Top Ten Things Not to Say to a Contractor

Top Ten Things Not to D0

 

The inspiration for this list has been a number of discussions held with contractors lately. Hope you like it.

10 Do not say to a contractor, “I’m in no rush.” If you do, at best the job will take longer than you could conceive. At worst, you’ll be on the bottom of the list of clients and your job might get done before you retire. (The fact that you are only forty is not comforting, Desmond.)

9 Do not say to a contractor, “I want your best price.” If you do, at best the bid will only be ten percent more than it would have been. At worst, your bid will come out somewhere North of what you expected to pay to rebuild the house let alone do repairs. (Hang on to that defibrillator, Dalton. You may need it when the actual bill is presented given all the change orders.)

8 Do not say to a contractor, “I have another bid to compare with yours.” If you do, at best you will actually get his bid. At worst, you will wait for a bid that will never come since the contractor figured you would take the other one anyway. (That strategy didn’t work well did it, Darren?)

7 Do not say to a contractor, “I really don’t know what I want.” If you do at best, it will cost plenty to find out. At worst, you may spend a lot of money and finally know what you don’t want. (That is sure an ugly addition don’t you think, Dustin?)

6 Do not say to a contractor, “Do what you think is best.” If you do, at best what is best for the contractor is best for you. At worst, what is best for the contractor is to send his child to college on the proceeds from your job. (Should have asked more questions, Davis.)

5 Do not say to a contractor, “I don’t mind a little dust.” If you do, at best your vacuum will keep up. At worst, you’ll find yourself in the ER with advanced symptoms of asthma. (You should have known when all the workers were wearing respirators, Deacon.)

4 Do not say to a contractor, “We get up early.” If you do, at best early is eight o’clock to the contractor. At worst, first light will bring you the wake-up sound of a skill saw in the next room. (Establishing the work hours might have been wise, Dwayne.)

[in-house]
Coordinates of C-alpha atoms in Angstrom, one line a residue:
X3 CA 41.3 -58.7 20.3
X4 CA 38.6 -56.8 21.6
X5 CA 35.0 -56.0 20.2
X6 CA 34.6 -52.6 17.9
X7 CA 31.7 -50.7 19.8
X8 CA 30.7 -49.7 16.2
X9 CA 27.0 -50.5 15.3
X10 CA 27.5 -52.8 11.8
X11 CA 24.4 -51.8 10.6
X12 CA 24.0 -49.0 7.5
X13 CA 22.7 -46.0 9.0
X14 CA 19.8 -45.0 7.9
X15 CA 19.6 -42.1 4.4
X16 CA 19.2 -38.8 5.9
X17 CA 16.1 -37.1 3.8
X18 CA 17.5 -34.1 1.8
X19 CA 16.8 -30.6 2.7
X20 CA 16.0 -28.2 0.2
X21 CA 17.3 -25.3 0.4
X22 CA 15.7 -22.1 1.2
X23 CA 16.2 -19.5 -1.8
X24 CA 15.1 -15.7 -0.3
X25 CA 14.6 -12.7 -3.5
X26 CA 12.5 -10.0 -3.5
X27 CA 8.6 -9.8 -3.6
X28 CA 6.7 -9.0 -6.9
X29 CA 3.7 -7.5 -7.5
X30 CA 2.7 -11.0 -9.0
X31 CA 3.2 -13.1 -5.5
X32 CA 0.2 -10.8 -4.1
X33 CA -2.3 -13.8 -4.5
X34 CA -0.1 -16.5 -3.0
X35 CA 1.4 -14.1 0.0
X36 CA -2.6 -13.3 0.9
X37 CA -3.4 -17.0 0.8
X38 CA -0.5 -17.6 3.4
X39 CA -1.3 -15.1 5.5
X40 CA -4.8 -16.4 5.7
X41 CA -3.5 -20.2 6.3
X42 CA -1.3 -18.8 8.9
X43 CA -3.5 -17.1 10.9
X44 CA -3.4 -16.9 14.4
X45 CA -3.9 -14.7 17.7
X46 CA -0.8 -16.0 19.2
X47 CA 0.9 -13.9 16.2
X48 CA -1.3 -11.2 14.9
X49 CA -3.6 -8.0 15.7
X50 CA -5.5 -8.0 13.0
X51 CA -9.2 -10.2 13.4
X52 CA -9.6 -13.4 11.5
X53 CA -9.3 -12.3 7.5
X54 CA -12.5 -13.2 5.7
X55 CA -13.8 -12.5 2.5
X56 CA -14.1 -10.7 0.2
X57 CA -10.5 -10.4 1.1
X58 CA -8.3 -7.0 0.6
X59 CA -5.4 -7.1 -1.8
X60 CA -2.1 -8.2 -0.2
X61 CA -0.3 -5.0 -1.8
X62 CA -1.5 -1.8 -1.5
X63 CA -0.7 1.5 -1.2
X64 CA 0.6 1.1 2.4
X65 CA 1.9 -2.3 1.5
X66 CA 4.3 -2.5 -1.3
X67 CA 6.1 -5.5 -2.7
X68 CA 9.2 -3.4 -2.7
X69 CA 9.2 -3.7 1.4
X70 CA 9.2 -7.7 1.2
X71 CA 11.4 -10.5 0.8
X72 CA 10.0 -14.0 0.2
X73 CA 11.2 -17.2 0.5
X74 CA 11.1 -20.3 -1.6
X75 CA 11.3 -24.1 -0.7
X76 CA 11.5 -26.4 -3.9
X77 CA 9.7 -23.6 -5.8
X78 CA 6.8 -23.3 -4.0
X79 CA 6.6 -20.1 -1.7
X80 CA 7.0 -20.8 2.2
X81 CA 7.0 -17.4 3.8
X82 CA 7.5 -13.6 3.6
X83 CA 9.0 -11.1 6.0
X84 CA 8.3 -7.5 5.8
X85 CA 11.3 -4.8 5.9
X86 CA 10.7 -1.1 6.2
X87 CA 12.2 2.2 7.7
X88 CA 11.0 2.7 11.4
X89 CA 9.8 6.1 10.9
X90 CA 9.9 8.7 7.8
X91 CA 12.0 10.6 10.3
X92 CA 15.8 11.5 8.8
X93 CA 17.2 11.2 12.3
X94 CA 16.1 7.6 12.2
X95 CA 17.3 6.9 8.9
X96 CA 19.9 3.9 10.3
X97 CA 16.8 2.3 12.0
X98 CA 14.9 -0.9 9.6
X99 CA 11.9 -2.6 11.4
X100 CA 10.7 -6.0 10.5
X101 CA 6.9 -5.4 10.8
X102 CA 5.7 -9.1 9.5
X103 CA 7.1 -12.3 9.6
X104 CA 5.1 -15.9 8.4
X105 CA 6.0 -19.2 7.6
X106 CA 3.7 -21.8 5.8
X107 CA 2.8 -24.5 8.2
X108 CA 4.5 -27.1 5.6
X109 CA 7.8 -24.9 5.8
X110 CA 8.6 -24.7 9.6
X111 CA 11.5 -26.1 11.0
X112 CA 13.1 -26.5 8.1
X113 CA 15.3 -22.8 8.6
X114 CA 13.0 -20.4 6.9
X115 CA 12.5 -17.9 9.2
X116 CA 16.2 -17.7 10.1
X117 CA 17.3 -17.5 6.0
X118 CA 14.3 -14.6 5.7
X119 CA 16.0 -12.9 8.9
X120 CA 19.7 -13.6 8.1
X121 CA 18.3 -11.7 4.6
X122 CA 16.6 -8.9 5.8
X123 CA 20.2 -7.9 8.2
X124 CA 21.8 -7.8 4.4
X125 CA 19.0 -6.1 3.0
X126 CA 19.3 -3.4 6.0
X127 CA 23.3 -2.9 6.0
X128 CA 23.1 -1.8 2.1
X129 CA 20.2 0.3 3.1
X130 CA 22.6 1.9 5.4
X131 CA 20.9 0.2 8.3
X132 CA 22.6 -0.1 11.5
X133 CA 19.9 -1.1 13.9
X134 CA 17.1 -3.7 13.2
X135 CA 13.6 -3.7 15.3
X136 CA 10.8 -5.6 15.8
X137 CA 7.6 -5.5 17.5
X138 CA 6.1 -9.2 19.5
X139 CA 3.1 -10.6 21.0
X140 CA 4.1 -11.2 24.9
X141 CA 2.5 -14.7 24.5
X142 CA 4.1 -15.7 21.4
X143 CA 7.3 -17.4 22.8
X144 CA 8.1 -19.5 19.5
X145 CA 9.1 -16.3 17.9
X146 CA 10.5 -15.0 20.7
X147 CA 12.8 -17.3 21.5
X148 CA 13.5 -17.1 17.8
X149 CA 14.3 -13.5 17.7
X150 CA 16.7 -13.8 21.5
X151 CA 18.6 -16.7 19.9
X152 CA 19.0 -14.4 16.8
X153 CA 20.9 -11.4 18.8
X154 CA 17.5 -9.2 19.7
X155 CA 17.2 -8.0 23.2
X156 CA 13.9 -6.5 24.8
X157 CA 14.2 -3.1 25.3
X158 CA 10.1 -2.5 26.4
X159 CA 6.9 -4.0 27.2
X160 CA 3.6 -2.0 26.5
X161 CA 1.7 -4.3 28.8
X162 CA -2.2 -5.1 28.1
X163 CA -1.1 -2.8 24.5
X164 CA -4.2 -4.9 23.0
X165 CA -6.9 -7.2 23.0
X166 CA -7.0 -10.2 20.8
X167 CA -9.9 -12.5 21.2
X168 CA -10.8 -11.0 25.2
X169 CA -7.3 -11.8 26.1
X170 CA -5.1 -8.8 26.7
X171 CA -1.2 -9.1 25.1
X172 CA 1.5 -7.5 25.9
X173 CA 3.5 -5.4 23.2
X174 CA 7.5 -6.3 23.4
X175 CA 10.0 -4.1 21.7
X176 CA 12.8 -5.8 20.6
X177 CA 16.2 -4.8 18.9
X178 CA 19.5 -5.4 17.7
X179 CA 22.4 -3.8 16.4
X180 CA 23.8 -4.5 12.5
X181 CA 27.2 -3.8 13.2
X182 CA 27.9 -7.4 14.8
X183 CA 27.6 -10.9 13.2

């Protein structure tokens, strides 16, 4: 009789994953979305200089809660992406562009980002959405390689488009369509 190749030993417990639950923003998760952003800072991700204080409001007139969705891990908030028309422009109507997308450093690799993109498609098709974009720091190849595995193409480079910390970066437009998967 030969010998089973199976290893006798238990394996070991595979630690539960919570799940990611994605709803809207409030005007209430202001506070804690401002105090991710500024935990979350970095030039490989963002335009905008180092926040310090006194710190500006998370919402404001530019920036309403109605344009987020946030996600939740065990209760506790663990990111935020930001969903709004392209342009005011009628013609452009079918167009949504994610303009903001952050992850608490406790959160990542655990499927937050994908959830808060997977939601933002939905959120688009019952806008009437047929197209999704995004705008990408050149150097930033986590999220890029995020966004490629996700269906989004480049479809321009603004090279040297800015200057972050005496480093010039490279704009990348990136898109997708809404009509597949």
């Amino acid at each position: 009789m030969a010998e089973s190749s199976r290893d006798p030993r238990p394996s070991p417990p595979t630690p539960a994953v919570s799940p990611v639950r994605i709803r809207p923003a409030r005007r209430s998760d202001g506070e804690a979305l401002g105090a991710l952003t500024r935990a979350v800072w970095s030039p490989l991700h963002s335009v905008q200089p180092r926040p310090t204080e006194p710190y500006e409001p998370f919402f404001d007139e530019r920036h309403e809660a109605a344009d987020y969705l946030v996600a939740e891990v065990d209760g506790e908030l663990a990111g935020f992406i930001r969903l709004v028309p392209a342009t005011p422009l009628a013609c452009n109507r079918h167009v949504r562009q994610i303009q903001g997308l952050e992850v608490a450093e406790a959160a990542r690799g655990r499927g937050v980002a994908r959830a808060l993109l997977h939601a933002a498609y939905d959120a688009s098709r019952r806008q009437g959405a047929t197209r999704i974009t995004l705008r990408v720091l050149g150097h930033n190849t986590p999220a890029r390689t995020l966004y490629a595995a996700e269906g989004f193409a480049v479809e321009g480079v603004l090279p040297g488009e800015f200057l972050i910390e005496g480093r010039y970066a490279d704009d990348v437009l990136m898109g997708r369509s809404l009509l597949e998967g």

3 Do not say to a contractor, “We can do without water for as long as it takes to fix.” If you do, at best the fix will be quick. At worst, the water will be shut off on Friday at three in the afternoon and the job is finished that next Monday at nine o’clock AM. (A nice long weekend without water for a three-hour repair is not a bad trade-off, right Darrell?)

2 Do not say to a contractor, “Help yourself to soft drinks and water.” If you do, at best there will be use only when needed. At worst, you didn’t realize that the contractor’s city-wide crew numbered thirty and you were out of liquid by noon. (Should have set a limit huh, Devan?)

1 Do not say to a contractor, “Sure you can come back later and finish that little job.” If you do, at best you’ve held back some money and it does get done. At worst, you paid the whole bill and it has been three months without a return phone call. (Good luck with that little job. Maybe you can hire another contractor to do it, Duane.”

65 comments

  1. Good to see Tiny got a vacation this week. 😜. #4 is a killer when you have early-stirring neighbors or one person in the house is on a different schedule. Nothing helps one sleep after a night shift like banging hammers.

    1. Ha ha ha. So true. Yes, I gave Tiny the week off. I was going to say, “Do not hire a contractor who has an employee named Tiny.” But it didn’t fit.

      1. Good point. Tiny could be an expert at gutter installation.

  2. 0 In the middle of a major job, do not say to a contractor, “Actually, can I just change a few details.” If you do, at best your changes will be incorporated and the cost will sky-rocket. At worse, you’ll need to find another contractor to finish the job.

    1. Thanks, Keith. So true and funny.

  3. Gwen Plano · ·

    Great list, much too kind. I wish I had read #6 before the work on our home commenced. I learned the hard way that blind trust is not a virtue. 🙂

    1. There you go. The Germans have a saying “trust is fine, control is better.” Thanks, Gwen

  4. I hope you haven’t experienced too many of these, John. Great list!

    1. Well…….Thanks, Jill

  5. A great list that is based on true facts.

    1. Thank you, Andrew.

  6. So funny, John. I think you’re onto a great Do Not series, here.

    1. Thank you, Jennie. 🙂

      1. My pleasure. 🙂

  7. Impressive collection of “D” names, John. I wonder if there is a real contractor lurking among them. 😉 Hopefully your dealings are going better than this, but I’m afraid to ask. Hugs on the wing!

    1. Thank you, Teagan. Very slow going here. Hugs

  8. I have way more experience being the contractor than working with a contractor, John, but I can tell you that this is a good list. My worst experience was the woman who said “I’m not sure what color stain I want. Why don’t you pick one.” – I replied: “I am colorblind. Maybe you want to reconsider.”